Mother's Garden: Celebrate the winter solstice

Ruth S. Foster

Today, as I shoveled ice in descending darkness at 4 p.m., I looked up towards the cold north spirits, those ice maidens who live in the castle on top of the slippery white mountain. Mythical maids of old childhood fairy tales yet not so far removed from today's Harry Potter and friends.

The winter solstice, around the 21st of December, is the shortest day of the year. It was a mystical time for early cultures for the earth was barren and the goddess of the harvest slept or maybe even died.

It happens just around Christmas and is a season when we all need comfort and hope.

In Biblical times people gathered evergreens on the winter solstice, this shortest day, believing evergreens were a symbol of life for they defied the barren goddess of darkness. Greeks and Druids, too. Ancient Romans decorated their homes with evergreens for the mid-December festival of Saturnalia, which mainly involved lots and lots of wine and partying.

The early Christians, to avoid persecution, did the same. Despite scorn from the early church, they turned it into their own holiday celebration, which has become our lovely Christmas.

The Hebrews have Hannukah, the Moslems begin their holy fasting month of Ramadan about the same mid-winter period. Also in Indian tradition, Rama, one of the incarnations of Vishnu, known as "The Preserver," comes to save mankind.

And thus did early pagan myths and superstitions evolve into our many, varied religious customs continuing the reassurance that indeed spring and the planting season will come again.

Evergreen holly was the plant most prized by German and British pagan tribes to ward off evil spirits and bad weather. Also used as a medicinal tea. Maidens kept it to protect their virginity.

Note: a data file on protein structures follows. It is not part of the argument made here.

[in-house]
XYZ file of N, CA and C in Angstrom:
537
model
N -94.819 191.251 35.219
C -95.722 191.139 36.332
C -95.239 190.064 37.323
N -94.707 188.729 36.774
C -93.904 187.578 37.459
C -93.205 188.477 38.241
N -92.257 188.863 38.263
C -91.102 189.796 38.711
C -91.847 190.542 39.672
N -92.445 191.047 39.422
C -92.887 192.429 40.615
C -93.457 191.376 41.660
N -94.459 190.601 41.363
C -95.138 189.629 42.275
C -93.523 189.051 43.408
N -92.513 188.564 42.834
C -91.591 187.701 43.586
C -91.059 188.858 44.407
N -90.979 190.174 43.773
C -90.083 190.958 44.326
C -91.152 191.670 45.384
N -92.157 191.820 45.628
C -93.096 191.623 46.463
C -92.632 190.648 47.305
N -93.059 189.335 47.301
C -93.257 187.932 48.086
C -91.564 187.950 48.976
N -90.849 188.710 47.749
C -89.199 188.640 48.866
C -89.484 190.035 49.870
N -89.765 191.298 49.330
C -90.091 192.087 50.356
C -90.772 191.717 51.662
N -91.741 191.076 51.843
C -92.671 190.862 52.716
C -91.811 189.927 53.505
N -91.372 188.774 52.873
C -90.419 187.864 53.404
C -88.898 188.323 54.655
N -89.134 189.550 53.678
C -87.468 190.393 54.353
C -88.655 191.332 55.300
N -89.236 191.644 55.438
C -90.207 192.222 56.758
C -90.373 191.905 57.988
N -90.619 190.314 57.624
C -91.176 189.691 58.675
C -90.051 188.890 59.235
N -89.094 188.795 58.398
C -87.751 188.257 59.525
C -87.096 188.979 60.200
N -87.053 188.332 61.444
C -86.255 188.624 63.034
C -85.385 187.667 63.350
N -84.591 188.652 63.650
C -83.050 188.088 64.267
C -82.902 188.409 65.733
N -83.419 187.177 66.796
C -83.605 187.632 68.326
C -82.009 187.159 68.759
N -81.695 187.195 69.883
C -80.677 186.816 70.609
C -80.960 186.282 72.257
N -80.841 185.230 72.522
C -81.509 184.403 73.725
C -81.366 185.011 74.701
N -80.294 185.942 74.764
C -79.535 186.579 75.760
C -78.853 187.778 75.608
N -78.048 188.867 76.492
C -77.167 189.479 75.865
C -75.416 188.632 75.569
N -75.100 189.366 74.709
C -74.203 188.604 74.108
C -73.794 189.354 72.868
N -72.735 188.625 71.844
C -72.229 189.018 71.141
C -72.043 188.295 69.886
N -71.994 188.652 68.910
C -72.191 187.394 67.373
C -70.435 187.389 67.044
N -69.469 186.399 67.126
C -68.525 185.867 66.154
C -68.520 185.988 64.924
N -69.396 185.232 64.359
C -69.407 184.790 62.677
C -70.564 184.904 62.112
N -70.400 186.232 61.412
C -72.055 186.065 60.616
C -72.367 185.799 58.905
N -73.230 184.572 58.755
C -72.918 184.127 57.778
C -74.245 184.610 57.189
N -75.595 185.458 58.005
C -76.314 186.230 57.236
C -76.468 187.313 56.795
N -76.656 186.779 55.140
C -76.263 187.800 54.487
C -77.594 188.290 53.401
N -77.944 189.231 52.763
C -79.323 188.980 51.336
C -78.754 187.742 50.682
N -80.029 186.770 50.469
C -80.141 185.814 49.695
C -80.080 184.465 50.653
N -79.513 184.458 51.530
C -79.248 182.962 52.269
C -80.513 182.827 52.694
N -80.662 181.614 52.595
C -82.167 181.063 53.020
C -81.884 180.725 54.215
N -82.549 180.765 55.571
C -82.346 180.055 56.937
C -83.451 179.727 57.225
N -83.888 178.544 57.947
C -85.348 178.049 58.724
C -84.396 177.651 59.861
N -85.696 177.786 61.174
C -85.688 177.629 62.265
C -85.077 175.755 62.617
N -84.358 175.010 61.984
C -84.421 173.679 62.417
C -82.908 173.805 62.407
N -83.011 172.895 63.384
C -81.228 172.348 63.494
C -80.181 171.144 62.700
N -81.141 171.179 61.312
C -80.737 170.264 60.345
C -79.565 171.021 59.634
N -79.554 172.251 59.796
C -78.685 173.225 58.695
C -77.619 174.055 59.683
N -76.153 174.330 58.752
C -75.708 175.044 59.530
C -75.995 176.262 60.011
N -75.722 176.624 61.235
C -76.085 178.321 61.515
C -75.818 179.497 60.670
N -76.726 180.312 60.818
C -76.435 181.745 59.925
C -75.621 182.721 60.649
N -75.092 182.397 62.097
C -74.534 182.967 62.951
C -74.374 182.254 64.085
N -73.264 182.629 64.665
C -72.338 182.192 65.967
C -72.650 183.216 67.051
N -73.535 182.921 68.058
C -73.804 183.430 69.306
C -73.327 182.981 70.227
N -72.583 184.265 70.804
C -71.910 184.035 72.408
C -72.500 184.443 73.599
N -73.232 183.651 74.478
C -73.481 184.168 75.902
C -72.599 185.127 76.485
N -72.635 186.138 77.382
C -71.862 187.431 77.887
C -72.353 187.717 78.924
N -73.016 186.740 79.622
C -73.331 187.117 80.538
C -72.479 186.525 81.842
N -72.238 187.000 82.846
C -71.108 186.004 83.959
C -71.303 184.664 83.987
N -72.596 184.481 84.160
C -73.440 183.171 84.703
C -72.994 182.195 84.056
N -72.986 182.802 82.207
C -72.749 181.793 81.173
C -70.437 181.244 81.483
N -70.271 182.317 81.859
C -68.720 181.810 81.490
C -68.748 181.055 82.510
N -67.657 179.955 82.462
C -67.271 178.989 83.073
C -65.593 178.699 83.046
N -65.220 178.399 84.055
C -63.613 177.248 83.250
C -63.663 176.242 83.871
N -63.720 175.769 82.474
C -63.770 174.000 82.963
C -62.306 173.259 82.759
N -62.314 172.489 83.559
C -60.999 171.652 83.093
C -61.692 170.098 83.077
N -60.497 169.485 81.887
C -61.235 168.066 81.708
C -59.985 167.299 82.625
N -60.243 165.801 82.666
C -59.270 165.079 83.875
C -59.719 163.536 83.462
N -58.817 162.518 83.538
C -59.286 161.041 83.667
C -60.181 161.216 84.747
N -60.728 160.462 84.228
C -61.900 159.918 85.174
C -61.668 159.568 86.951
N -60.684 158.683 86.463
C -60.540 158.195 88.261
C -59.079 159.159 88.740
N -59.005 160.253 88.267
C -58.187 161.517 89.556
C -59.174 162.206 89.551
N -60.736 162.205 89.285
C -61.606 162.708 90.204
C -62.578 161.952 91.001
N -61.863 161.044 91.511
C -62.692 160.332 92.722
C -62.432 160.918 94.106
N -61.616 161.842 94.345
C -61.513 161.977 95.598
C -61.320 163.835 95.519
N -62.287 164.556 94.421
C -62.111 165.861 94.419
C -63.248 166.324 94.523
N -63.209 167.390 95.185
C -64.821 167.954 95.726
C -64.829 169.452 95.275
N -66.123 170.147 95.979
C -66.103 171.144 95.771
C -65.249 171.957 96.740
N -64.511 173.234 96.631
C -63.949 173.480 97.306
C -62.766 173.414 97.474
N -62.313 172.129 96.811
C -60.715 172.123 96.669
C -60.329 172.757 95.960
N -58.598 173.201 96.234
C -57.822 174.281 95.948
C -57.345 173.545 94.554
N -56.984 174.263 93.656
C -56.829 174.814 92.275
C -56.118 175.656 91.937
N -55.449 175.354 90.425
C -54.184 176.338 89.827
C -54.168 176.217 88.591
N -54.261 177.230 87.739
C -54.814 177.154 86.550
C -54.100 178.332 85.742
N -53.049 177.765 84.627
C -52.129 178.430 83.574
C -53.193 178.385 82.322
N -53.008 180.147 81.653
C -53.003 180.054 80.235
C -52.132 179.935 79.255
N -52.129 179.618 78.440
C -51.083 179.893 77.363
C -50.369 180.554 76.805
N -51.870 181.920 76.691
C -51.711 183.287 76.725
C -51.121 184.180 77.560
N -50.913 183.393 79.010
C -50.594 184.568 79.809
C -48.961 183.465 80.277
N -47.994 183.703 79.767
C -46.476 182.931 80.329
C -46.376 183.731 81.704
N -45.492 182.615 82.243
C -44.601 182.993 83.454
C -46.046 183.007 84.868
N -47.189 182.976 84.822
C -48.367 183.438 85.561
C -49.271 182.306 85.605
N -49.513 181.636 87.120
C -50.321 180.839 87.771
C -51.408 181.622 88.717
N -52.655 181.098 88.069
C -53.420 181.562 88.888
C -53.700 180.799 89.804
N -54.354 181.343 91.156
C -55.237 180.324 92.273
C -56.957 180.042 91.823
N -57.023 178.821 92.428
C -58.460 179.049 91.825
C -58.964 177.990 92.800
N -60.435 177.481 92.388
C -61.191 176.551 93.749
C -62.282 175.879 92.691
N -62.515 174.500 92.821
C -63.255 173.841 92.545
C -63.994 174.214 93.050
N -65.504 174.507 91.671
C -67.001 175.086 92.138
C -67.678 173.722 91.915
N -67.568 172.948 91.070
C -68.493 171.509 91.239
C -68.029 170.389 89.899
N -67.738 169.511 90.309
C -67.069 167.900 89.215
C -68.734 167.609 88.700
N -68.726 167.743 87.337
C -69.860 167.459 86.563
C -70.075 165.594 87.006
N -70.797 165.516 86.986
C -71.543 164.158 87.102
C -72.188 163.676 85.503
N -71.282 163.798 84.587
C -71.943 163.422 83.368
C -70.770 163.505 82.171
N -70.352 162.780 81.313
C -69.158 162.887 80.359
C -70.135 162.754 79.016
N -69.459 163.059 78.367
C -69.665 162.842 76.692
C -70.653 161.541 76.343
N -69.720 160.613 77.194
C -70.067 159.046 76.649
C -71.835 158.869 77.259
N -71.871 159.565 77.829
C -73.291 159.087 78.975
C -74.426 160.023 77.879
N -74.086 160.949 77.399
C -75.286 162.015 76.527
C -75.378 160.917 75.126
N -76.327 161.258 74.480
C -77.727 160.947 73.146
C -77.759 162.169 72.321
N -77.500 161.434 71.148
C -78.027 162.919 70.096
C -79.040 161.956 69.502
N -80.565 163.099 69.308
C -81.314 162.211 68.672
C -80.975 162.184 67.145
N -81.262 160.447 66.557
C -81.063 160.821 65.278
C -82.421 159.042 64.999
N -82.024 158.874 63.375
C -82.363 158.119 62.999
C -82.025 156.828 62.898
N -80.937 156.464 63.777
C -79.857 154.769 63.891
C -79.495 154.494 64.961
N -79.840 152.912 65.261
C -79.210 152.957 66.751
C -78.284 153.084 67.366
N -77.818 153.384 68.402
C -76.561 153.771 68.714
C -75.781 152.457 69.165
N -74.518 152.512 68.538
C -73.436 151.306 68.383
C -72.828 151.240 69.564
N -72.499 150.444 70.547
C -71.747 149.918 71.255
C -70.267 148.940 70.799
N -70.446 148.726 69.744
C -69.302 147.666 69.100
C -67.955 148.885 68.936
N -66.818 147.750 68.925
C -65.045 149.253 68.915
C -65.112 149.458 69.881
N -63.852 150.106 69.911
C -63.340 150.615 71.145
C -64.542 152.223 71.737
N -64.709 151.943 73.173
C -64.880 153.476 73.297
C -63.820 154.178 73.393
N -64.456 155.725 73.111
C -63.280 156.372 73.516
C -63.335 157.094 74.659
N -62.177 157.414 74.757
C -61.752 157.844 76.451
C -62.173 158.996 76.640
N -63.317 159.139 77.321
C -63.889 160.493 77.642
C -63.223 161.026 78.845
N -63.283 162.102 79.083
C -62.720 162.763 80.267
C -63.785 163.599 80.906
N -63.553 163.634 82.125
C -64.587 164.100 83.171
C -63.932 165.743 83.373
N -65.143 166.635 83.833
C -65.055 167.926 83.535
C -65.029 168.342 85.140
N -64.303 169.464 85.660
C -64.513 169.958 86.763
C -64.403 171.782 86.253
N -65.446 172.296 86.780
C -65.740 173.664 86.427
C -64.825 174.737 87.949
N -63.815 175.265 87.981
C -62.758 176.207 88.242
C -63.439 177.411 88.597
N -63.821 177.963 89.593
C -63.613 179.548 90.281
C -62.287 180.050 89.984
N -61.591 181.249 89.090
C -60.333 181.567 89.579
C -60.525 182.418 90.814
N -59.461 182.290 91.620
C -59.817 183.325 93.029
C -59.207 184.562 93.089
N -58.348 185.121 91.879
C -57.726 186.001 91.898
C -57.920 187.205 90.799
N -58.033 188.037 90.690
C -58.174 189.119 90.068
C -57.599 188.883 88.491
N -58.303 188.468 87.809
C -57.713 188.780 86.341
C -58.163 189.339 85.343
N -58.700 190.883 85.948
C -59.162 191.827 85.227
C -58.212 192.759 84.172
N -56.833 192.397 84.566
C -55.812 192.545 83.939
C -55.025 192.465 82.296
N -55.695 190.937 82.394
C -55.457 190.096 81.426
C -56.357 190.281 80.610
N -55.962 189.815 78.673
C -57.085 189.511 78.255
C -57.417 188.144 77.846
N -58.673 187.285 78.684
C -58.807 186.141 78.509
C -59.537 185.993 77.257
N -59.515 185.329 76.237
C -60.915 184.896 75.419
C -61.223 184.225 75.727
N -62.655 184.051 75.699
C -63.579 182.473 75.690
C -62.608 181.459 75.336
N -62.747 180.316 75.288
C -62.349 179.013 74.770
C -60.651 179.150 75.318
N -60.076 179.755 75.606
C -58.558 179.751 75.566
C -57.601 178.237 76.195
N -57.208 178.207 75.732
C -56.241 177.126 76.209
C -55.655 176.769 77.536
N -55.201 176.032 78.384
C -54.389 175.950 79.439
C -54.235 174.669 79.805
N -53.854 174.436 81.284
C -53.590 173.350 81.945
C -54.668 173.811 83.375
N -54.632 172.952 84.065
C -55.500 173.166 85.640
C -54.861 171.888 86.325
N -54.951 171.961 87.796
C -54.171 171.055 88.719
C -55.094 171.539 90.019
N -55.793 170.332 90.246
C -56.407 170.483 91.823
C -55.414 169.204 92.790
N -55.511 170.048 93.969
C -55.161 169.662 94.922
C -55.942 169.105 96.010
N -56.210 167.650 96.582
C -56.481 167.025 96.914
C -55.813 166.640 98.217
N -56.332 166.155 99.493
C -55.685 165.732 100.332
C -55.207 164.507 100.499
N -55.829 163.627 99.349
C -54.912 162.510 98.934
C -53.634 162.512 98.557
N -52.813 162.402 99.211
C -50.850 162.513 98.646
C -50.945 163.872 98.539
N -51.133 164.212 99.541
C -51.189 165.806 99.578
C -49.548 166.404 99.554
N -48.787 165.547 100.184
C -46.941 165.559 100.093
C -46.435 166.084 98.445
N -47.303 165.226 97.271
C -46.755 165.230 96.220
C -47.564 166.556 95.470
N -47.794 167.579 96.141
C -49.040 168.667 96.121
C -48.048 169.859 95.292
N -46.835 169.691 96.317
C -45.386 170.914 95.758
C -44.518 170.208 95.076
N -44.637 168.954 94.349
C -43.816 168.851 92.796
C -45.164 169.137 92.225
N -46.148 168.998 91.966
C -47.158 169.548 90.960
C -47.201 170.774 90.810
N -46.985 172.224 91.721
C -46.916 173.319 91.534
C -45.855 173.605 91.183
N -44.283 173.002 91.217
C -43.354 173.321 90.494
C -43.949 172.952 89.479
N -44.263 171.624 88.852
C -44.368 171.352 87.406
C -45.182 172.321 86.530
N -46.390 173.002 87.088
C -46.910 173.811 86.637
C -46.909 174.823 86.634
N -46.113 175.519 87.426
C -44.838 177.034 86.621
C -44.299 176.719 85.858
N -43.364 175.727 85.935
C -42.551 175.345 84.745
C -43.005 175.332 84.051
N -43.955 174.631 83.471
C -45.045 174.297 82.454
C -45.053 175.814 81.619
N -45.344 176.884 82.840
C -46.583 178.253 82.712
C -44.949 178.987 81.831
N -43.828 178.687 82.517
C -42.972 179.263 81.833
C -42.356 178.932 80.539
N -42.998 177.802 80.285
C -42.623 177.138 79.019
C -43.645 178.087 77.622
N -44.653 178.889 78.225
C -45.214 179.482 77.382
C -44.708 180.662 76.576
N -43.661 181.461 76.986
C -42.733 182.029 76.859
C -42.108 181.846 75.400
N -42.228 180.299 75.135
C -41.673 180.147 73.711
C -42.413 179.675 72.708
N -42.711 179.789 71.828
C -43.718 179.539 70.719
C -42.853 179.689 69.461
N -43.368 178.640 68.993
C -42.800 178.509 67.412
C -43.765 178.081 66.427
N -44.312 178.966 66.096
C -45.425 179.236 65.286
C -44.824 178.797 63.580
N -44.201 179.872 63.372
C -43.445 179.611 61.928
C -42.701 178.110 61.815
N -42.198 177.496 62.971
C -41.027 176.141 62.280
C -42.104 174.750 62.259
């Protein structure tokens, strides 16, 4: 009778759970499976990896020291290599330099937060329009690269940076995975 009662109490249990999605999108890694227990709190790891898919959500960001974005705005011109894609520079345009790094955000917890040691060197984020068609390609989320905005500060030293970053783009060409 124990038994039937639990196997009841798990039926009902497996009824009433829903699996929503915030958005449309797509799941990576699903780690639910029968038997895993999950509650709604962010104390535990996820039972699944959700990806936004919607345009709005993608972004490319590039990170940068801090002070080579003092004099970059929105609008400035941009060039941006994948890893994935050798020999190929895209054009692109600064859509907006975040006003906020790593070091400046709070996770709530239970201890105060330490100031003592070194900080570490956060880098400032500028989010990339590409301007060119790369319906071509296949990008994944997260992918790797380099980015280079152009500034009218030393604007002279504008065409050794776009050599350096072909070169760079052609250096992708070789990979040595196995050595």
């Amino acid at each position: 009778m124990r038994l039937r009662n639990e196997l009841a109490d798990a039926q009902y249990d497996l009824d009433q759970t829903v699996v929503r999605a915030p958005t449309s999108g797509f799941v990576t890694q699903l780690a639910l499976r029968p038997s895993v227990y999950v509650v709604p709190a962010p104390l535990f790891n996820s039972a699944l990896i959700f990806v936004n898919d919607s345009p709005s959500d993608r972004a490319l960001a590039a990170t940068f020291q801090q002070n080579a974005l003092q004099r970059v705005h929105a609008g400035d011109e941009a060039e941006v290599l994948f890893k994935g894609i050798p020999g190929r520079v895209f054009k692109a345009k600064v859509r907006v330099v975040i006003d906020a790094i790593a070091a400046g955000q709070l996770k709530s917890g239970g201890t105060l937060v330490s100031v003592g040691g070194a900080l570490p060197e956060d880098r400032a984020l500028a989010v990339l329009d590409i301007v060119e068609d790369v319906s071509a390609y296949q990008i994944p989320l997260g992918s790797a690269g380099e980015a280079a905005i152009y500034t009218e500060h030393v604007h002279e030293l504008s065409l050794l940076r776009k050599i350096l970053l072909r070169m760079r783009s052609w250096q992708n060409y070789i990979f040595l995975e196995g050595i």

Mistletoe, a parasitic weed of oak trees, was sacred to the Druids, whose white-frocked priests plucked it with a golden sickle. The poisonous berries were believed to cure illness, infertility and to pacify one's enemies. To kiss beneath it ended grievances, which somehow evolved into the romantic custom of today.

It is interesting that most herbal remedies, even today, are actually poisons. It is their bad side effects that are prescribed as cures.

Also consider how much we need the lovely lights of Christmas — for the winter solstice brings darkness.

In London or Berlin, they may have only two to four hours of sun even on the brightest days. It's dark here in the Boston area too, though at our latitude of 42 degrees, the day length is closer to Rome or Madrid.

Before electricity, nights were indeed long and dark. And cold. Though candles were expensive, illuminating the darkness was reassuring, and protective against the unknown irrational fears that were part of the primitive myths.

Lights were associated with the winter solstice in Hebrew bible stories when the Maccabees, in the 2nd Century B.C., miraculously kept the sacred flame lit for eight days while they freed their homeland. Hanukkah became a celebration of lights. The Catholic Advent Calendar suggests lighting a candle on the four Sundays in December before Christmas.

We are so lucky to have the glorious lights of this special holiday all around us, celebrating when Christ was born. Christmas lights give an aura of protection as they brighten up the dark of these long nights. They celebrate a joyous or religious holiday season. The winter solstice is a special time to share with friends and family to chase away winter's darkness while we wait for spring to come again.

Ruth S. Foster is a landscape consultant and arborist. More gardening information can be found on her Web site: